The Canadian Surface Combatant project would see the constructi­on of Type 26 warships for the royal Canadian Navy at Irving Shipbuildi­ng on the east coast. The vessels will replace the current Halifax-class frigate fleet. However, the project has already faced delays and significan­t increases in cost, as the price tag climbed from an original $14-billion estimate to $26 billion and then to $70 billion.

The PBO study comes at the request of the House of Commons government operations committee, which wanted to get the latest cost figures on the surface combatant project.

The department of National defence revealed Feb. 1 that the delivery of the first ship would be delayed until 2030 or 2031. It was to have been delivered in 2025, according to dnd documents.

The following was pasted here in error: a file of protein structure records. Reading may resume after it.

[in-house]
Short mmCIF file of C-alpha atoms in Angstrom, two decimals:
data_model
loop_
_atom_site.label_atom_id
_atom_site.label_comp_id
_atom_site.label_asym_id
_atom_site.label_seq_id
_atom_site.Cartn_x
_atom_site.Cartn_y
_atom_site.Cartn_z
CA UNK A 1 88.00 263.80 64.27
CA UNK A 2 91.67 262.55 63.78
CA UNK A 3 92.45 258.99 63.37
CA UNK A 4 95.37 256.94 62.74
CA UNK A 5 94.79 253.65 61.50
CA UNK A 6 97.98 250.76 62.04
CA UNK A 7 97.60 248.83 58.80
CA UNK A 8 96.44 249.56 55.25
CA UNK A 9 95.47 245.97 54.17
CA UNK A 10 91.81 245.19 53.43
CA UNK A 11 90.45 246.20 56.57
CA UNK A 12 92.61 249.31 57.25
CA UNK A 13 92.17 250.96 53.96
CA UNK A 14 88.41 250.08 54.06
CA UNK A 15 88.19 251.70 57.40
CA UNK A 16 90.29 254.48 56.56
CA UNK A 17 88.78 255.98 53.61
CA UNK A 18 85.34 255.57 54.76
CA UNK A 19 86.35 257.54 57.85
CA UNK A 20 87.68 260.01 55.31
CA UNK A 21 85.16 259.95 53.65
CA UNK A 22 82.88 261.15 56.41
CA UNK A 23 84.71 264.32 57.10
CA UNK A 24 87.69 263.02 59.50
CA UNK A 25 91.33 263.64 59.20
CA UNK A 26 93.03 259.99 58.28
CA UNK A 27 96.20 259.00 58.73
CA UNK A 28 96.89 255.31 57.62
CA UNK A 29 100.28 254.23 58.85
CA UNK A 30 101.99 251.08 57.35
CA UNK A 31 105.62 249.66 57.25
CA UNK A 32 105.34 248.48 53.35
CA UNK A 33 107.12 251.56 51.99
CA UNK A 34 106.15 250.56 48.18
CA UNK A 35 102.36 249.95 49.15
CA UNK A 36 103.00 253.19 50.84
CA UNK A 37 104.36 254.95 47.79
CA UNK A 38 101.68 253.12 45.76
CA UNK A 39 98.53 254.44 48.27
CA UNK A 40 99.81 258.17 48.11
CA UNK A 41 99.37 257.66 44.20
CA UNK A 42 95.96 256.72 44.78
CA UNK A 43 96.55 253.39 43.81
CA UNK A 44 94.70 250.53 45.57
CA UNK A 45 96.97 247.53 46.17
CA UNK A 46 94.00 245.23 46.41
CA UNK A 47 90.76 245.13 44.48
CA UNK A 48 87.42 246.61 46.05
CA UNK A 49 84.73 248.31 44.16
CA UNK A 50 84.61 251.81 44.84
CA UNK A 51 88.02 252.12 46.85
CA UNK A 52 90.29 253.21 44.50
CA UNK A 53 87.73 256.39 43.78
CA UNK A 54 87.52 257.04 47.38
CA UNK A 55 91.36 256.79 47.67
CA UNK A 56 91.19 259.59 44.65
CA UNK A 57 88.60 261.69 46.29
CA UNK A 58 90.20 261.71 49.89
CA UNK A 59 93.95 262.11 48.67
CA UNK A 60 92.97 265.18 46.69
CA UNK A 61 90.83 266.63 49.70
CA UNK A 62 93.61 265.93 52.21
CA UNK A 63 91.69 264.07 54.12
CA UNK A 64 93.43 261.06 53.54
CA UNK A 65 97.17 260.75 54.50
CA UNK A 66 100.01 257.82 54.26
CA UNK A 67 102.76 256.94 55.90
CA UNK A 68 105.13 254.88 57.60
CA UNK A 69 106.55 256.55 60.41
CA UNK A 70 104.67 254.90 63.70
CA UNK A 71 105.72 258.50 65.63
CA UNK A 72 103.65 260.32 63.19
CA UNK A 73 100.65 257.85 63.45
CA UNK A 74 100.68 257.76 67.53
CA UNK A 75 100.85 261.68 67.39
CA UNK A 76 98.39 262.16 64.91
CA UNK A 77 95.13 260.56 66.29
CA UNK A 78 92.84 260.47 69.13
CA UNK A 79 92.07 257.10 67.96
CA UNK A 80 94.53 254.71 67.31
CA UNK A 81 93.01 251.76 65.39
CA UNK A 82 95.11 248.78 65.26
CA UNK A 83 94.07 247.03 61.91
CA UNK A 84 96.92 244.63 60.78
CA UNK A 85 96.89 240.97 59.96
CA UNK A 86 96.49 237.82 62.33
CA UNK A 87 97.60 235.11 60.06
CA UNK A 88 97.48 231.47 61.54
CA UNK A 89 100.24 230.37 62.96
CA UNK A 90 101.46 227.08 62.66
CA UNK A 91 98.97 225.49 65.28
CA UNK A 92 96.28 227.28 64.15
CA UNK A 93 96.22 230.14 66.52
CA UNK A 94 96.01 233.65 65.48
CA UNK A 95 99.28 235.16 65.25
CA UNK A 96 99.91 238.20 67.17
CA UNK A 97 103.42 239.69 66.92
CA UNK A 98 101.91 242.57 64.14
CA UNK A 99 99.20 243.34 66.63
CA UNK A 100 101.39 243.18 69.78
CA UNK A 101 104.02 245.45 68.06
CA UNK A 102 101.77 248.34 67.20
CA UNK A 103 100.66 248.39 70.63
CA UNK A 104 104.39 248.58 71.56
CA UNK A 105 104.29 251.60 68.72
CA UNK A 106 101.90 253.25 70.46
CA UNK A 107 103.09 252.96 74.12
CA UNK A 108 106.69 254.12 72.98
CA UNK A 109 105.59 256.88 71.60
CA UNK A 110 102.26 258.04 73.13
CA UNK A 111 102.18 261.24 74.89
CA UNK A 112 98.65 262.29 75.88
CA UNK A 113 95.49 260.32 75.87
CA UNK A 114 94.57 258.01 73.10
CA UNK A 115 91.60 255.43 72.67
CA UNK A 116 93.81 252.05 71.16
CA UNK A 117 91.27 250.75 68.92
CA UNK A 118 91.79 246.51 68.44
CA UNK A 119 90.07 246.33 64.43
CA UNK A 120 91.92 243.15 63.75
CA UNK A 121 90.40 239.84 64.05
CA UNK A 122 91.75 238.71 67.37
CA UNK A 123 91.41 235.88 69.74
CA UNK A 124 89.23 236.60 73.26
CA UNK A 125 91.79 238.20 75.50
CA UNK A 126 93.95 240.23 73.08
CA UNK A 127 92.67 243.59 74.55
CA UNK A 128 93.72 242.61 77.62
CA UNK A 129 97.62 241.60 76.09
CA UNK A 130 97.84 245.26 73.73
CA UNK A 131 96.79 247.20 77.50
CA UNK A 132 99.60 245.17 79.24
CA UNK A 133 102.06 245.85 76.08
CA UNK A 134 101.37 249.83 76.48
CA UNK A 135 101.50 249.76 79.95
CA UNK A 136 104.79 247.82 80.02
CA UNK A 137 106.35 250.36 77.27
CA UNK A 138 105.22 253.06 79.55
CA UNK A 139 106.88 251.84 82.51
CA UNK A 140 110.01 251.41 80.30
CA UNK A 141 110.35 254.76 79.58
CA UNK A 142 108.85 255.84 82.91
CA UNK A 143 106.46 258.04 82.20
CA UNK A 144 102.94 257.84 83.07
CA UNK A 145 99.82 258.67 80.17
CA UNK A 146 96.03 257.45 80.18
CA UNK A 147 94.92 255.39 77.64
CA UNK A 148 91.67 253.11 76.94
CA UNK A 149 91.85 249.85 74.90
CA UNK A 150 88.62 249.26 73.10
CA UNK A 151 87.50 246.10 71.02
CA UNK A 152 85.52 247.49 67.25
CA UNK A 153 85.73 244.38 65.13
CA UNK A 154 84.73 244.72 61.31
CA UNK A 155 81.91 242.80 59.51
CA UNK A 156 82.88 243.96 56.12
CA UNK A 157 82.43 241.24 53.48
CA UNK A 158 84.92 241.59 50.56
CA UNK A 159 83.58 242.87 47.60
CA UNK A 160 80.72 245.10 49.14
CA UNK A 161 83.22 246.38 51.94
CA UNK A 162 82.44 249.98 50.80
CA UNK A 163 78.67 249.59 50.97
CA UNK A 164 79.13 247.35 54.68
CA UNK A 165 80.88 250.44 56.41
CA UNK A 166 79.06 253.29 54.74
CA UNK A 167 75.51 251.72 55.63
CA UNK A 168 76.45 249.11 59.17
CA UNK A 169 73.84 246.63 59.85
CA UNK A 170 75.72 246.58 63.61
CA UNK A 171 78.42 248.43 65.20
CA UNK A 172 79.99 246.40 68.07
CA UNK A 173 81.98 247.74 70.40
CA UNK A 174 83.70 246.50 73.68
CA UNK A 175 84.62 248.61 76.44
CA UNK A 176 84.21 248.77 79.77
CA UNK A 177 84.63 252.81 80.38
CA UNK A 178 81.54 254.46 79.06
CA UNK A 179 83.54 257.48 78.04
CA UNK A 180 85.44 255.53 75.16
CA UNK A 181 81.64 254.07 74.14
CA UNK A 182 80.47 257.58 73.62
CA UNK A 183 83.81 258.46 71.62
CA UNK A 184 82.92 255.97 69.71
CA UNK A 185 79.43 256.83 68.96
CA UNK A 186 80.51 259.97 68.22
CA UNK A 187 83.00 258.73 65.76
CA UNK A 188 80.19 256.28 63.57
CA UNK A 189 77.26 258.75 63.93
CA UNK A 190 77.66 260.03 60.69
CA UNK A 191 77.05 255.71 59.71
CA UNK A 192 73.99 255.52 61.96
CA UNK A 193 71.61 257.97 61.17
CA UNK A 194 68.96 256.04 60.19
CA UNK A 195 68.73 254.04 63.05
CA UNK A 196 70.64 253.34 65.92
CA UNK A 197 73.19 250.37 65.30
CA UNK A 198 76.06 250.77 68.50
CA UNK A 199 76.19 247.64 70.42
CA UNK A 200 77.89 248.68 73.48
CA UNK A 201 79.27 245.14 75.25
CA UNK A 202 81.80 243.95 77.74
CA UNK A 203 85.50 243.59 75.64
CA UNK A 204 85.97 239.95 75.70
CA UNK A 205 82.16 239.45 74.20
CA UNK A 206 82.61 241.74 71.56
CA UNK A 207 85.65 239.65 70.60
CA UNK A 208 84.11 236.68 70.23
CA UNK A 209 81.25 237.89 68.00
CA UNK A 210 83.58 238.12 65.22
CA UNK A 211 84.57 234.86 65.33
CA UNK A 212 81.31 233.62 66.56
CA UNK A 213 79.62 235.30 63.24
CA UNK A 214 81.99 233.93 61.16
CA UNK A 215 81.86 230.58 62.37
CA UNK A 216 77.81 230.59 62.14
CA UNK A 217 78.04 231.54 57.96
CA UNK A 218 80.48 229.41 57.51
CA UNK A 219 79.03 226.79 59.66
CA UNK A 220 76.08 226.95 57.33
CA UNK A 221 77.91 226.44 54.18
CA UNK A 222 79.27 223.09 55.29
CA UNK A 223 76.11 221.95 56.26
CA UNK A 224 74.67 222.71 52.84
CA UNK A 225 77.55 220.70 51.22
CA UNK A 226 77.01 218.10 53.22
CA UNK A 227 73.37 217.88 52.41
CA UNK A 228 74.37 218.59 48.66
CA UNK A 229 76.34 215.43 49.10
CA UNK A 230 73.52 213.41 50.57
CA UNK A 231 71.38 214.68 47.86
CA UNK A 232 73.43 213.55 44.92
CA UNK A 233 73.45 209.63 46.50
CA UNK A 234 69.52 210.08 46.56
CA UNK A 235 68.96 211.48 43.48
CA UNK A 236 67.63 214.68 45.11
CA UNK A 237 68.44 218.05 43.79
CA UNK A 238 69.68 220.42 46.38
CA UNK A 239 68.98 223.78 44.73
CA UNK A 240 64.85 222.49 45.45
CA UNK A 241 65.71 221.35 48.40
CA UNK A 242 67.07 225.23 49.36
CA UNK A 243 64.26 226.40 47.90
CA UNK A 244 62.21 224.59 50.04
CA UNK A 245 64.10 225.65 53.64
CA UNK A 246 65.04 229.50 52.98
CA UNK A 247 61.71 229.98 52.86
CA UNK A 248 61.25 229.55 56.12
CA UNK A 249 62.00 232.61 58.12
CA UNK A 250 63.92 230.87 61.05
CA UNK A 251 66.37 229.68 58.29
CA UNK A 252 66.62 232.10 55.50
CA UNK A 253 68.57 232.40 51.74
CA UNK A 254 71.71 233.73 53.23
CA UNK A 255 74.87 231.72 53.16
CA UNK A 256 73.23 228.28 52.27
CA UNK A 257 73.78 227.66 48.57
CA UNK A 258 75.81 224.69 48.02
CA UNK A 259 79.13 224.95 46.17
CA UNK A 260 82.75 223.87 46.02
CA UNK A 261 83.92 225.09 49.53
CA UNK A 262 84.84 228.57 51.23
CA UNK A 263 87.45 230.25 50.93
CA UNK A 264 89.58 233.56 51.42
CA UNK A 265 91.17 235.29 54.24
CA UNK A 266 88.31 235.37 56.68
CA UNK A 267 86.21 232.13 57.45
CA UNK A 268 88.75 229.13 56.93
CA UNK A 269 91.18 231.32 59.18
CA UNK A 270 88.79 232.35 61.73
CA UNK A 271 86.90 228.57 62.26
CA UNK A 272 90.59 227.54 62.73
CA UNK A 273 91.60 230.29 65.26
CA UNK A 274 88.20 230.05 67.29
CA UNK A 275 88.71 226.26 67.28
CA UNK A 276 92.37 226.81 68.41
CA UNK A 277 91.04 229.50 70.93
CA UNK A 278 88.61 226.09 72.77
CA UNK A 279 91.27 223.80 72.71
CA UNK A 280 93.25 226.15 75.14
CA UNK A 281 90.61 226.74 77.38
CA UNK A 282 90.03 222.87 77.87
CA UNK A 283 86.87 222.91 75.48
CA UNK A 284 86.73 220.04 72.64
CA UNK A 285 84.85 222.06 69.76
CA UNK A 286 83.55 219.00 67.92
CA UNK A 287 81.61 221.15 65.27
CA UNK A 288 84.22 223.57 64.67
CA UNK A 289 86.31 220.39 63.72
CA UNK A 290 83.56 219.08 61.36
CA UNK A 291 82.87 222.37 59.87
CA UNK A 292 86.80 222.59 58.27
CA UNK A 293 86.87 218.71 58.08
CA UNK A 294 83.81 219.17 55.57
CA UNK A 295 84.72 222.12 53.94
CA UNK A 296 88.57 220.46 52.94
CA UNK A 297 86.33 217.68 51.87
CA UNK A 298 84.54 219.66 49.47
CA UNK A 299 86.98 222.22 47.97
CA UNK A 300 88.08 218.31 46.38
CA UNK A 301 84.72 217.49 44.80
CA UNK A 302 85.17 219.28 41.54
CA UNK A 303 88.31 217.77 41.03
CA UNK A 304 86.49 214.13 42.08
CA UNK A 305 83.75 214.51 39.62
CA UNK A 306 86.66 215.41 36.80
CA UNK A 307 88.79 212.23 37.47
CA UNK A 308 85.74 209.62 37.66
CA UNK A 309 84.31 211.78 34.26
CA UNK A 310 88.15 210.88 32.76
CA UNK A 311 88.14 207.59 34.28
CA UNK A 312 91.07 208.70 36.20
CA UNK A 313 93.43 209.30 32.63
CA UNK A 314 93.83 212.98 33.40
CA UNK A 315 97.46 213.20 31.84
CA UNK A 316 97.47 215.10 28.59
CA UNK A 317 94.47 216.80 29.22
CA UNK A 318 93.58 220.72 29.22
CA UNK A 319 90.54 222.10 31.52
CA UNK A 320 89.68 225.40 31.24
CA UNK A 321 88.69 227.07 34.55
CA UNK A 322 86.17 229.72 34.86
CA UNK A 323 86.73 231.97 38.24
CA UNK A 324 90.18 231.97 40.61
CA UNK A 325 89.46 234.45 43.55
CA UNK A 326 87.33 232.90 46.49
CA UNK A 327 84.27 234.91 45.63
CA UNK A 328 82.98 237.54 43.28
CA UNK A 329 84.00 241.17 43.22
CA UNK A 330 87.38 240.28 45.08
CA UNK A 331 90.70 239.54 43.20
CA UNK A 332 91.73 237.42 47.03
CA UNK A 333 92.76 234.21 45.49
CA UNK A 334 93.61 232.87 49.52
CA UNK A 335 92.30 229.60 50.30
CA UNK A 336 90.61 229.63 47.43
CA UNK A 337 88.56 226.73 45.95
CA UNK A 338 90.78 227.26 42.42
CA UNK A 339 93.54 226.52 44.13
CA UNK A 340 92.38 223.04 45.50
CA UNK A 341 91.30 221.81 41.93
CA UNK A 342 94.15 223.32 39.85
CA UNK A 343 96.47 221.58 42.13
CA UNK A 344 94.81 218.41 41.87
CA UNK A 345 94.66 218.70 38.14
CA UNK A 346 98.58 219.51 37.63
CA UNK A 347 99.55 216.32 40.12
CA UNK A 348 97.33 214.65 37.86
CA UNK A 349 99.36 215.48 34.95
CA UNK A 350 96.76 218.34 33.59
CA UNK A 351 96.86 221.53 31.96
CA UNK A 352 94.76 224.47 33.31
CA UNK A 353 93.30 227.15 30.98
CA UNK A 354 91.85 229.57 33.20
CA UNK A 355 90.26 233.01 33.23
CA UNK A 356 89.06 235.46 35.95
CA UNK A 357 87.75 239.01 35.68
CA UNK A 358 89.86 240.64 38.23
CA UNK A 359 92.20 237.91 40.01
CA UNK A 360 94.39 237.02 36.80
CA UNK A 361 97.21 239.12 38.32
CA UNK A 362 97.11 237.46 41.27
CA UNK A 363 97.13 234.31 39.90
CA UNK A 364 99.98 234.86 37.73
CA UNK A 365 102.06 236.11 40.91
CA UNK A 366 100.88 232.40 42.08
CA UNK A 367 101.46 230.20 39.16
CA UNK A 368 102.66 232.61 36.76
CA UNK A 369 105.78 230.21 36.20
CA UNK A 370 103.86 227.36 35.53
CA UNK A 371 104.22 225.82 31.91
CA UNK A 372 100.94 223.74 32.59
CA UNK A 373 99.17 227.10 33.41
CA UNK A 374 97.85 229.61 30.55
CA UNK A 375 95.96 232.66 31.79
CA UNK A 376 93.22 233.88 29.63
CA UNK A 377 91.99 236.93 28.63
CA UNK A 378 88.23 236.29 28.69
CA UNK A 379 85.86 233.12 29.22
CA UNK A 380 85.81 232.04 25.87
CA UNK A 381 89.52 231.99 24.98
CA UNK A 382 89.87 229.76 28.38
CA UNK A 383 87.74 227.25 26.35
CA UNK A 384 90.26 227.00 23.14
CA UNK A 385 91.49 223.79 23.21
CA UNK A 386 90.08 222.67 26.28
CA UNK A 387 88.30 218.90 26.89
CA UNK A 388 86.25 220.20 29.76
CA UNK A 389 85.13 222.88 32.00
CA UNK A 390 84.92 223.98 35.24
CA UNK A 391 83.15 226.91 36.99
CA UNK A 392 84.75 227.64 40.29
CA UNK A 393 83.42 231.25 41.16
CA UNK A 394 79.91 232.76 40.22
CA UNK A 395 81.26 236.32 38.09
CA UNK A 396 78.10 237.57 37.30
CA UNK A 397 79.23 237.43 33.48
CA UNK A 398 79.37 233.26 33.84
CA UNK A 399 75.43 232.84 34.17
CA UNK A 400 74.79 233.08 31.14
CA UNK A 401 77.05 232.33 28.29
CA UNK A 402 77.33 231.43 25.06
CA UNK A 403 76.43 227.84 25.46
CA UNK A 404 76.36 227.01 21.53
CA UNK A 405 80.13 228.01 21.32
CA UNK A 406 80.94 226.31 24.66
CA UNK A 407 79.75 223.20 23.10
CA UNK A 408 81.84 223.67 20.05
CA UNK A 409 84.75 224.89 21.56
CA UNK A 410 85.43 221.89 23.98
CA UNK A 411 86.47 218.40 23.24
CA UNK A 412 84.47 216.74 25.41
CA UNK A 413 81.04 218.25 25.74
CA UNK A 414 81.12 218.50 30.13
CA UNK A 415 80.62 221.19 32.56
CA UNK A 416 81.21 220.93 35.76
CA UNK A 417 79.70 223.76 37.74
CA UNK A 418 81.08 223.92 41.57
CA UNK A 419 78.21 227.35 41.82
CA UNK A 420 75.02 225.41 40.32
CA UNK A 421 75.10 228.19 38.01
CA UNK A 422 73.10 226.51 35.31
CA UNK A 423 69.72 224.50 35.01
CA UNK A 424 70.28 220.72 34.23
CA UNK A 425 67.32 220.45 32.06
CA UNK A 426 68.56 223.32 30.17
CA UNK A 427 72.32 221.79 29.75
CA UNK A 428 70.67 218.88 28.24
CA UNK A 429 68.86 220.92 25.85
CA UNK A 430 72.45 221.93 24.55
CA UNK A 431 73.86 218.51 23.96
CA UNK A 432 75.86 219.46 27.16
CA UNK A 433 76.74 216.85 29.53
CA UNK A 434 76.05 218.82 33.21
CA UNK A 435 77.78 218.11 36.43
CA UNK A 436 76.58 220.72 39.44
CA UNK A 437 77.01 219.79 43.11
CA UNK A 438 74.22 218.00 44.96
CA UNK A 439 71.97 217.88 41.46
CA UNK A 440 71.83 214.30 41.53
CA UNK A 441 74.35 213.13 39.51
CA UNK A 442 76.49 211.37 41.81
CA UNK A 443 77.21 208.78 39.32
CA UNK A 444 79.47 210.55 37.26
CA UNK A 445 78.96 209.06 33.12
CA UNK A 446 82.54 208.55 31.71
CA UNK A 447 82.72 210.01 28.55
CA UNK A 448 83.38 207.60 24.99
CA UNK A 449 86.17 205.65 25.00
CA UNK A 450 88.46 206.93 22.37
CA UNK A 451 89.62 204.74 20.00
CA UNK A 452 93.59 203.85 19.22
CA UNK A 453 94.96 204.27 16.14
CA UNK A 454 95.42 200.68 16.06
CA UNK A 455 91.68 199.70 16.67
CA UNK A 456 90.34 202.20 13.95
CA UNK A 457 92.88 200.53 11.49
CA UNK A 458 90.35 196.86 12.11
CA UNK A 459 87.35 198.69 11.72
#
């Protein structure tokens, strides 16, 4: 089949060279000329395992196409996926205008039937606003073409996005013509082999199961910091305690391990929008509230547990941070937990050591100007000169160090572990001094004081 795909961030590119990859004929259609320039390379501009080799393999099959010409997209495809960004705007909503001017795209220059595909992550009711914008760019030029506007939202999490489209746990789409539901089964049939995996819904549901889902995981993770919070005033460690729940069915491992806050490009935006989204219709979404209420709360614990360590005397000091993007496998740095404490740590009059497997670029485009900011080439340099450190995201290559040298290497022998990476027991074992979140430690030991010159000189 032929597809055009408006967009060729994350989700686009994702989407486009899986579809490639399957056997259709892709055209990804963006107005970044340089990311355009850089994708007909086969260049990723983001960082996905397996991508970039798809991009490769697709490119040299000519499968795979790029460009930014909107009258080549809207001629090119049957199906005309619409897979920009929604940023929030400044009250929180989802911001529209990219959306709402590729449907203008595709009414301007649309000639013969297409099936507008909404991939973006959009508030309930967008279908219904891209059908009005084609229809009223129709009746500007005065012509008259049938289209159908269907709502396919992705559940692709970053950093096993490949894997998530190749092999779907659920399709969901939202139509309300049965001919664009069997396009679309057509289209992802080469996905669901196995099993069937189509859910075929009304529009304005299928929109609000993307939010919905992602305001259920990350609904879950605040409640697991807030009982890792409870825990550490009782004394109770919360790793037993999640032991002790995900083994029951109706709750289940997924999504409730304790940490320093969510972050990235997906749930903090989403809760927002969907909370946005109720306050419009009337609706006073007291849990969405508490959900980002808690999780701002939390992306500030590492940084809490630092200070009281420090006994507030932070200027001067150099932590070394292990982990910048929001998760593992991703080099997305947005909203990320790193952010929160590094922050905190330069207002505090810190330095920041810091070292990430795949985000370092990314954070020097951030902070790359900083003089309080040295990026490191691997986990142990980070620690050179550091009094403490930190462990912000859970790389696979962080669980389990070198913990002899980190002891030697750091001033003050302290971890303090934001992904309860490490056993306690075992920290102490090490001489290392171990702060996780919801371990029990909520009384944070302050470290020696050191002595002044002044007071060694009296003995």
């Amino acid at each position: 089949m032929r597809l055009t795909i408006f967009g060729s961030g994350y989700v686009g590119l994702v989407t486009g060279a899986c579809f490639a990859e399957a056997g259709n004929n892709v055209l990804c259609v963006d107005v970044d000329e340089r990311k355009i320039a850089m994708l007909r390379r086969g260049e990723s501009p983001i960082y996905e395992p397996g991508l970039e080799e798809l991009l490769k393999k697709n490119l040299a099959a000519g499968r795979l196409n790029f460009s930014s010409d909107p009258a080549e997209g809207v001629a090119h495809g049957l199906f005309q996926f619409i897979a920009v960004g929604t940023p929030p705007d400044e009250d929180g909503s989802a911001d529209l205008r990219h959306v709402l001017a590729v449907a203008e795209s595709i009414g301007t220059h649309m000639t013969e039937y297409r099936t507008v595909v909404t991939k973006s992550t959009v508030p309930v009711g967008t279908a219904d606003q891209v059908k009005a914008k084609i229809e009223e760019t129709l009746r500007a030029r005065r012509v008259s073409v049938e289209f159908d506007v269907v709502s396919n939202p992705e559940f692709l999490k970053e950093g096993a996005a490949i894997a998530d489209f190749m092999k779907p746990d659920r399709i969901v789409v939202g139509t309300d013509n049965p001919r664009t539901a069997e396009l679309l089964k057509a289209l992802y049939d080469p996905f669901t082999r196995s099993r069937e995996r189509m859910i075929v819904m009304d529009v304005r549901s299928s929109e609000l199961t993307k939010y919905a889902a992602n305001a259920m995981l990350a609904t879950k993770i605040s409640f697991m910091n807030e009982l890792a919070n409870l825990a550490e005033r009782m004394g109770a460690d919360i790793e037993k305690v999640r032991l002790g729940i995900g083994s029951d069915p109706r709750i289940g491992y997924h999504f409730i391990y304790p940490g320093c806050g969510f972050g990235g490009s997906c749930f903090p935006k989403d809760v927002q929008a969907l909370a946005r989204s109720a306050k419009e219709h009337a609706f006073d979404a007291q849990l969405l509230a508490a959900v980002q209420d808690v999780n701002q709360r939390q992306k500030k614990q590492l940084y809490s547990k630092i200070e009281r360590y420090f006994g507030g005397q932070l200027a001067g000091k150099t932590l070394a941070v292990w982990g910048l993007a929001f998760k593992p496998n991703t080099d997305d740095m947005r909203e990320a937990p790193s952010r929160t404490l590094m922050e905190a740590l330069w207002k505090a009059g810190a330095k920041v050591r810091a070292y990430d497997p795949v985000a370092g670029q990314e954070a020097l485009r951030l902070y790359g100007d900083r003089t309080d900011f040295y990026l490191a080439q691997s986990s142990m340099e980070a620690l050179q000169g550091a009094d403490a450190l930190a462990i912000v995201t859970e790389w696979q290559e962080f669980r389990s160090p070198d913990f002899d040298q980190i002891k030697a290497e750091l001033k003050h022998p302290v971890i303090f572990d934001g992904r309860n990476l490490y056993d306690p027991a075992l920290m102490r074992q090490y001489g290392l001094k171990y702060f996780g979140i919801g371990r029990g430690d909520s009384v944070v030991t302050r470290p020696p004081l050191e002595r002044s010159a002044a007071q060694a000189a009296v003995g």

The five-year delay is expected to cost taxpayers billions of extra dollars, but the specific amount has yet to be determined.

the Canadian COAST Guard is vulnerable to ... ineffectiv­e delivery of programs.

 ?? BILL INGALLS / HANDOUT / The ASSOCIATED PRESS / The CANADIAN PRESS ?? NASA systems engineer Aline Zimmer, left, holds a briefing in 2018 with Farah Alibay, the Canadian-born NASA engineer who on Thursday, after
BILL INGALLS / HANDOUT / The ASSOCIATED PRESS / The CANADIAN PRESS NASA systems engineer Aline Zimmer, left, holds a briefing in 2018 with Farah Alibay, the Canadian-born NASA engineer who on Thursday, after
 ??  ?? Colin Kenny
Colin Kenny